The first scene of E.T. wouldn’t be the same in any other medium. Wordless, shadowy and purposefully obscure, there’s still a ton of information conveyed through visuals alone. Spielberg was (and maybe still is) a fan of this kind of opening, eschewing expository positioning in favor of details that might strike as somewhat disorienting at first. There are fifteen or so characters here, all of them faceless. But even though we don’t get an instance of “Spielberg Face” — his beloved reaction shot of a wonderstruck visage, eyes wide, mouth agape — there’s still plenty to gawk at in these few short minutes.
Here’s the opening scene (jump to 1:10 to skip the opening credits):
What’s remarkable for a scene with no words is that the aspects that grab the viewer can largely be attributed to Melissa Mathison as much as to Spielberg. The writer/director team were a match made in heaven after Mathison’s screenwriting debut The Black Stallion, which was comprised of a wondrous and ethereal first half and an exciting race-to-the-finish finale. E.T. leaned into that economy of storytelling, particularly in the opening. Let’s dive into the first pages of the script to see how Mathison more or less set up the entire film without a single line of dialogue:
Movies with non-human characters — monsters, aliens, whatever — mostly share a single trait: they hide the thing as much as possible. The technique draws you in, teasing you with shadowy glimpses and fuzzy reflections (and, typically, it lets the studio save a bundle on creature effects). It’s become a somewhat frustrating trope, though, giving rise to an entire Godzilla movie that contains about ten minutes of Godzilla. E.T. is the gold standard: we’re engaged from the jump in trying to see what these alien creatures look like in the “obscured” and “misty” environment, but it’s all in service of grabbing your attention for the film’s first scene.
Again, this forces us to focus on the action. We get a little tease of alien anatomy, but the focus isn’t actually on the hand. It’s on what lies beyond it.
Part of the efficacy of these opening stage directions lies in how quickly we’re on E.T.’s side as a sympathetic character. Even if it’s subconscious, the idea that these aliens are collecting vegetation as horticulturalists from outer space cues us in to the fact that they’re non-threatening and worthy of our sympathy.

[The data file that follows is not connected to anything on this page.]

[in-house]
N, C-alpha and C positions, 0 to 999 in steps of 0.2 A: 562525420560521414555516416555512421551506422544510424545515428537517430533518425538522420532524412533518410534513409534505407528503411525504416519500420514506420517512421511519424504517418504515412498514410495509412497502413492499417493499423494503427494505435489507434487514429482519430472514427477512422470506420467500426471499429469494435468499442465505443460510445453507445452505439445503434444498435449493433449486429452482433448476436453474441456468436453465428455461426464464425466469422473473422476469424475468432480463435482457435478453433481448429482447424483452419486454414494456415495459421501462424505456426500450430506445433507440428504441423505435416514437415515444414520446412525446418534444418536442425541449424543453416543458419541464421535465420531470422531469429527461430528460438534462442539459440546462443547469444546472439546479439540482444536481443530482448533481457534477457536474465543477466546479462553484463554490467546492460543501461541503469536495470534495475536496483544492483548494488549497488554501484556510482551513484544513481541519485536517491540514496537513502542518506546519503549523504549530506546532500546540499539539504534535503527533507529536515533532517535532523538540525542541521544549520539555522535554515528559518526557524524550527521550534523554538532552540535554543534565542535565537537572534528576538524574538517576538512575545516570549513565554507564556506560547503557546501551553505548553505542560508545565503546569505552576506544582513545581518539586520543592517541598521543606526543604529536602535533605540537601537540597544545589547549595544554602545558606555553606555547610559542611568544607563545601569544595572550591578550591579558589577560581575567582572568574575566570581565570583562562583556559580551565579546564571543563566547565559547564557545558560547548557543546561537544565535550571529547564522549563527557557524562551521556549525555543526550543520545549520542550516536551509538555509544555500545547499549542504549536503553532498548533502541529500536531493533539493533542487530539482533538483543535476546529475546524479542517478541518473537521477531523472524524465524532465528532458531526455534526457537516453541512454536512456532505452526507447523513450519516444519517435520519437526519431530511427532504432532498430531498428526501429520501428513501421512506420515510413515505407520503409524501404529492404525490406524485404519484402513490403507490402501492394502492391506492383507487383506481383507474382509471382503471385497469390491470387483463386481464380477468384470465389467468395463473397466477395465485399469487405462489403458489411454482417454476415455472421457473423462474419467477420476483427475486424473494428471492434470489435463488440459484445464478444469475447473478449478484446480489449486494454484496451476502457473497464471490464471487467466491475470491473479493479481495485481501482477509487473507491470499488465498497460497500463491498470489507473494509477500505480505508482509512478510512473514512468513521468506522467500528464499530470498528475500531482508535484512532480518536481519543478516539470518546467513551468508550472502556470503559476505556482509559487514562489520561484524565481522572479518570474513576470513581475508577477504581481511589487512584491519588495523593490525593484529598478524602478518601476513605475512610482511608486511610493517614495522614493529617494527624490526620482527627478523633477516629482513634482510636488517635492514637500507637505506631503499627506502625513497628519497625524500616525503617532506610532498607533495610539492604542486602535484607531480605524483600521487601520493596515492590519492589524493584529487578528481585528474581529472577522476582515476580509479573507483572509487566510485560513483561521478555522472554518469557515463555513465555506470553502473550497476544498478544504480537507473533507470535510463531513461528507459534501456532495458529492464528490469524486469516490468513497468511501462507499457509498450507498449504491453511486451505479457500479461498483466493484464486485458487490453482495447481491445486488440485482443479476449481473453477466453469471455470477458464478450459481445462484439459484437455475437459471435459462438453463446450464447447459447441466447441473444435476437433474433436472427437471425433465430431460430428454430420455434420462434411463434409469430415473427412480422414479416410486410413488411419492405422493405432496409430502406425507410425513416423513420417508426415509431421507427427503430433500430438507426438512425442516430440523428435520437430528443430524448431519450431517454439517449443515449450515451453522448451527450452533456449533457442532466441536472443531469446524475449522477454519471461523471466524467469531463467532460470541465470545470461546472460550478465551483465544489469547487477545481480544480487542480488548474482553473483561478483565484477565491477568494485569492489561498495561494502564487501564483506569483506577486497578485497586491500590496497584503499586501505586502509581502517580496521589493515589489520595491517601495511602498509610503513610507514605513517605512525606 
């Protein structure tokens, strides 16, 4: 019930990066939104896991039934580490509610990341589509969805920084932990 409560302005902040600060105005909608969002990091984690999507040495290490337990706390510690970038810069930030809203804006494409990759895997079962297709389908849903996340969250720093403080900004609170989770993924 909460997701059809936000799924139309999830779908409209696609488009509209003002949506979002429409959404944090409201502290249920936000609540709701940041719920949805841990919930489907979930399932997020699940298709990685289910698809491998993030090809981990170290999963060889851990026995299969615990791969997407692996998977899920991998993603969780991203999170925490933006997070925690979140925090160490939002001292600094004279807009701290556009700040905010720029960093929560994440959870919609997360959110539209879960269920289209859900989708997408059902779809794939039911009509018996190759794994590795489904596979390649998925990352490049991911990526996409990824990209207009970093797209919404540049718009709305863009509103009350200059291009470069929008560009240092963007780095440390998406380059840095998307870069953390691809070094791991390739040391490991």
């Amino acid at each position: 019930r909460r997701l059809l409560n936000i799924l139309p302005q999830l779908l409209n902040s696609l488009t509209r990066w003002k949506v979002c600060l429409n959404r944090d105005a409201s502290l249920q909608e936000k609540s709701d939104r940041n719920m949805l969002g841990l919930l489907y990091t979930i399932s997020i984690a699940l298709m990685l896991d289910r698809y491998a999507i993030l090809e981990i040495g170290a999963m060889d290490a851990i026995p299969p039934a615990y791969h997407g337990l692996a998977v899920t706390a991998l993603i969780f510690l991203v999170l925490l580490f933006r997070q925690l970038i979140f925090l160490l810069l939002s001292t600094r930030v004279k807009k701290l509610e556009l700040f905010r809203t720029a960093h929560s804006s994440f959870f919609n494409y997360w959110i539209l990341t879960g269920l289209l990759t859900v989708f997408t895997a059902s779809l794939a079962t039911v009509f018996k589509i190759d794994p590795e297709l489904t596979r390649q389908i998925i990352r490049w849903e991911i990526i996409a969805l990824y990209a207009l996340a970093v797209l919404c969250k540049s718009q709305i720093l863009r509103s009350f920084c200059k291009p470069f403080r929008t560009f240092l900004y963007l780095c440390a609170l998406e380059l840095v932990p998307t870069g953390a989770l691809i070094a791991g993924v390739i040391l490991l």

More glimpses here, and we see that the aliens are diminutive and slow-moving, thus generating more sympathy from us. More importantly, another anatomical plot point is couched in this paragraph: the red lights in the alien chests, signifying danger and an ability to communicate with each other. When this happens later in the film, we already understand exactly how it works.
More sympathetic images in the careful treatment of nature, and the alien’s place within it. Empathy, too, comes from E.T.’s juxtaposition against the redwoods; we (humans) are just as dwarfed by those gigantic trees.
And, lastly, skipping ahead a bit:
This shoring up of our psychological bond with E.T. takes another step forward: we’re both watching these human figures together. And not to discredit what Spielberg does with this scene from page to screen: it’s significant that we don’t actually see the map as it’s laid out on the hood. We know it’s a map because the hood of a car is where people lay out maps in movies. But we’re further drawn into the scene by an ever-so-slight question as to what exactly these people are hunting.
Mathison gets a deserved amount of credit for penning one of the most memorable lines of dialogue in film history. But “E.T. phone home” isn’t why E.T. endures as a classic today, lending inspiration to everything from Stranger Things to a psuedo-sequel Xfinity commercial. While the film may not have been as impactful in the hands of a lesser director, the first scene alone attests to the fact that E.T.‘s power was there all along on the page.